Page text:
Tillandsia usneoides, or Spanish Moss, is a rootless epiphyte with inconspicuous greenish flowers, in the family Bromeliaceae (the pineapple or bromeliad family), and one of the emblematic plants of the American South. It is native to an enormous geographical range in the tropics and warm temperate regions of the New World, from coastal southeastern Virgina and possibly Maryland, down almost to the southern tip of South America in Argentina and Chile. The whitish appearance of the plants is the result of a dense coat of umbrella-shaped (peltate) hairs, which are involved in trapping and absorbing the rainwater and trace nutrients.

Tillandsia usneoides grows naturally in locations that experience considerable frost, and would appear to be the most cold hardy of the epiphytic angiosperms (flowering plants). I have grown Spanish Moss outdoors in the branches of trees in Mansfield, Connecticut many times and it always does quite well from spring to fall. Plants that are left out over the winter have never survived, though, even in mild years.

This winter I had left out a number of clumps of extra T. usneoides, but after they had been thoroughly frosted I decided to bring some in to the UConn greenhouse to see if they could be revived. Plants retrieved on December 24 looked a little dehydrated at first but recovered quickly in the greenhouse, with negligible die back. November-December was warmer than normal, but the plants had experienced numerous hard freezes, some multiple-day stretches of sub-freezing temperatures, and absolute lows of about 10°F (-12°C).

Another clump brought inside on January 12 experienced much harsher weather, including week long periods with daytime highs below freezing and absolute lows of -2°F (-19°C). Although this plant probably lost well over 90% of its shoots, a smattering of stem tips with a couple of leaves and internodes have definitely survived and are resuming growth in a cool but frost-free greenhouse. Still, the plant was clearly near the limits of survivable conditions.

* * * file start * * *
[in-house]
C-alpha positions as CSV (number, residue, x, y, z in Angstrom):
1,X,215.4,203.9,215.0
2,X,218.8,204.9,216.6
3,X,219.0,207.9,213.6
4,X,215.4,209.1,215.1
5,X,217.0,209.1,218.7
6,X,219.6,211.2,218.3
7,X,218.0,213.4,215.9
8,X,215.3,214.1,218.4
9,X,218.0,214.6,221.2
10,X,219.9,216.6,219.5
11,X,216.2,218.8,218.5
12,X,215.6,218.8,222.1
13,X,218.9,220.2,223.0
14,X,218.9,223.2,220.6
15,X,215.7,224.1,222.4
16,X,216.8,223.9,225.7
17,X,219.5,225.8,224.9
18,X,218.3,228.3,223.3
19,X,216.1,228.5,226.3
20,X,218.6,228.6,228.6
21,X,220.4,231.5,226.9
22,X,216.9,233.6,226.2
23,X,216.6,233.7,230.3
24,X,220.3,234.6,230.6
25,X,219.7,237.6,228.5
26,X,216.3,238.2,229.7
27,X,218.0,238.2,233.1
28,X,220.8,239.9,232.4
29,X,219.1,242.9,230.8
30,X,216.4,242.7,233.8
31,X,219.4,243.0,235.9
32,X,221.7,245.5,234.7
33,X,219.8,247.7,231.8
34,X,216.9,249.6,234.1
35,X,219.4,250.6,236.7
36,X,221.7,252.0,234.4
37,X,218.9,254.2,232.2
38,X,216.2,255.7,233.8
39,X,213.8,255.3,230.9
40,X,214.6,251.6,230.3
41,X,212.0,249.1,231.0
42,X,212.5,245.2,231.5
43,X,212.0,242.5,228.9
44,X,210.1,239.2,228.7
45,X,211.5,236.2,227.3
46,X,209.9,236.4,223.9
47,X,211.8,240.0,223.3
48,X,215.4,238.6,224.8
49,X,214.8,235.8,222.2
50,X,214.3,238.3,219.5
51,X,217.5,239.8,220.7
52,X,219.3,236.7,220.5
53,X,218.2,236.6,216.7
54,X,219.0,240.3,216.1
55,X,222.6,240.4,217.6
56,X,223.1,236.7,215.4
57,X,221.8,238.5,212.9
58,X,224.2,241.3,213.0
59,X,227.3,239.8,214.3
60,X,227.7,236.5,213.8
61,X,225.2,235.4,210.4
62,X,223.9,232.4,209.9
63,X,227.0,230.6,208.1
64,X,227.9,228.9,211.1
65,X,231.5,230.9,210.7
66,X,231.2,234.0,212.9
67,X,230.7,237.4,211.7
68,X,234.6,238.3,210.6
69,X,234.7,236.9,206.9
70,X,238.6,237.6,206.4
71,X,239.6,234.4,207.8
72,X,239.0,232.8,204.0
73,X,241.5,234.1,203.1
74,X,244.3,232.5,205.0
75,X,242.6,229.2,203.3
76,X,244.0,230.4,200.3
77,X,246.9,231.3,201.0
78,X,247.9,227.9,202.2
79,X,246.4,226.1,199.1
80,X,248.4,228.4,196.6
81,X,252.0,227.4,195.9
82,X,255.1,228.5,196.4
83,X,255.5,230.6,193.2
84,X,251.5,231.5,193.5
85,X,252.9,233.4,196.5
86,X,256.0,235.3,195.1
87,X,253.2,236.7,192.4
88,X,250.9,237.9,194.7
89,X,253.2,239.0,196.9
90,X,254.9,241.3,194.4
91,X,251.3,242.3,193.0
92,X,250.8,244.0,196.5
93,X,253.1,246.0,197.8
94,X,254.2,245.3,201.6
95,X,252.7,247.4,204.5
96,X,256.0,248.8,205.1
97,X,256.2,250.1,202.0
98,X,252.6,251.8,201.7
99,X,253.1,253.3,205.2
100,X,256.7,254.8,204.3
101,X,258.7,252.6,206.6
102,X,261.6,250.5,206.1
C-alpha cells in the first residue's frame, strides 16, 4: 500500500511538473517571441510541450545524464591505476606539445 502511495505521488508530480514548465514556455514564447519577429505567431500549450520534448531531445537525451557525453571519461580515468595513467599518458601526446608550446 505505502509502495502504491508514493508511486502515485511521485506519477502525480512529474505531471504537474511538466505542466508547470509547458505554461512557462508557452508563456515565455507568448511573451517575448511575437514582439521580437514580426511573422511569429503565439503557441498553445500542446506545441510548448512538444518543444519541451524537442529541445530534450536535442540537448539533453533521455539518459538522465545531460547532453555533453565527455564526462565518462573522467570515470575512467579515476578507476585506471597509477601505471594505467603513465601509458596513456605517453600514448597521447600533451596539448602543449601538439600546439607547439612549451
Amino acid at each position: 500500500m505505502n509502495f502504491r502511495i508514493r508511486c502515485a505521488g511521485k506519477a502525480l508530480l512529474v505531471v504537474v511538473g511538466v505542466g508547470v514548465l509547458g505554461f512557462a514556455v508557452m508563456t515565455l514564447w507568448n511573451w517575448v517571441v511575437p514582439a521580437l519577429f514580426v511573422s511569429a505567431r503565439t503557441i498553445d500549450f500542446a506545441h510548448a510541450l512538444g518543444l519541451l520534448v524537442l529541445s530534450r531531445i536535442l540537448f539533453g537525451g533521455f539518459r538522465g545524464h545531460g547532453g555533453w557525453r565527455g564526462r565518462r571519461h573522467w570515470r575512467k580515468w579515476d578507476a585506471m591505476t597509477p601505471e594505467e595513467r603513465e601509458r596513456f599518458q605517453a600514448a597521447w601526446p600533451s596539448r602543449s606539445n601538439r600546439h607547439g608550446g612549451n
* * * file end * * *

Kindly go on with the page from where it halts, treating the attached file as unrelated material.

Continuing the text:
Three different collections of Tillandsia usneoides: typical USA form, gathered in Charleston, SC by R.W.A. Opel (left); fine Carribean form from the Dominican Republic (center); robust form from Peru (right).
As might be expected from a plant with such a wide native range, T. usneoides is variable in appearance from place to place; the photo above shows three forms collected in different localities but grown in the same greenhouses. This year's hardiness tests were carried out with cultivated Spanish Moss originating in the southeastern USA; in previous years I have tried the Peruvian material outdoors, but it succumbed rapidly during the first hard frosts in autumn. So, there seems to be some genetic variability in winter hardiness in T. usneoides. It might be interesting to experiment with outdoor cultivation of material from the northern limits of the range of Spanish Moss, Virginia or the inland edges of the Carolina Low Country. Success would seem unlikely in Connecticut, regardless of the wild source of the plants, but I wonder if some adventurous gardener might be able to establish T. usneoides in a mild, protected coastal location in New Jersey or Long Island, or possibly even the more maritime parts of Massachusetts, say Martha's Vinyard or the Outer Cape.

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Addendum: I rescued some more clumps of T. usneoides from outdoors in mid-February, after more extended periods of sub-freezing weather. Some shoots still looked pretty green initially, but this was the green of a package of frozen spinach; everything was clearly brown and dead a few days after thawing out. 


Tuesday, December 30, 2014

Holidays 2014

Botrychium dissectum
The second half of 2014 was a hectic time for me (and mostly in not-fun ways) and the blog has suffered from a serious lack of attention. Here's hoping the New Year will bring better things.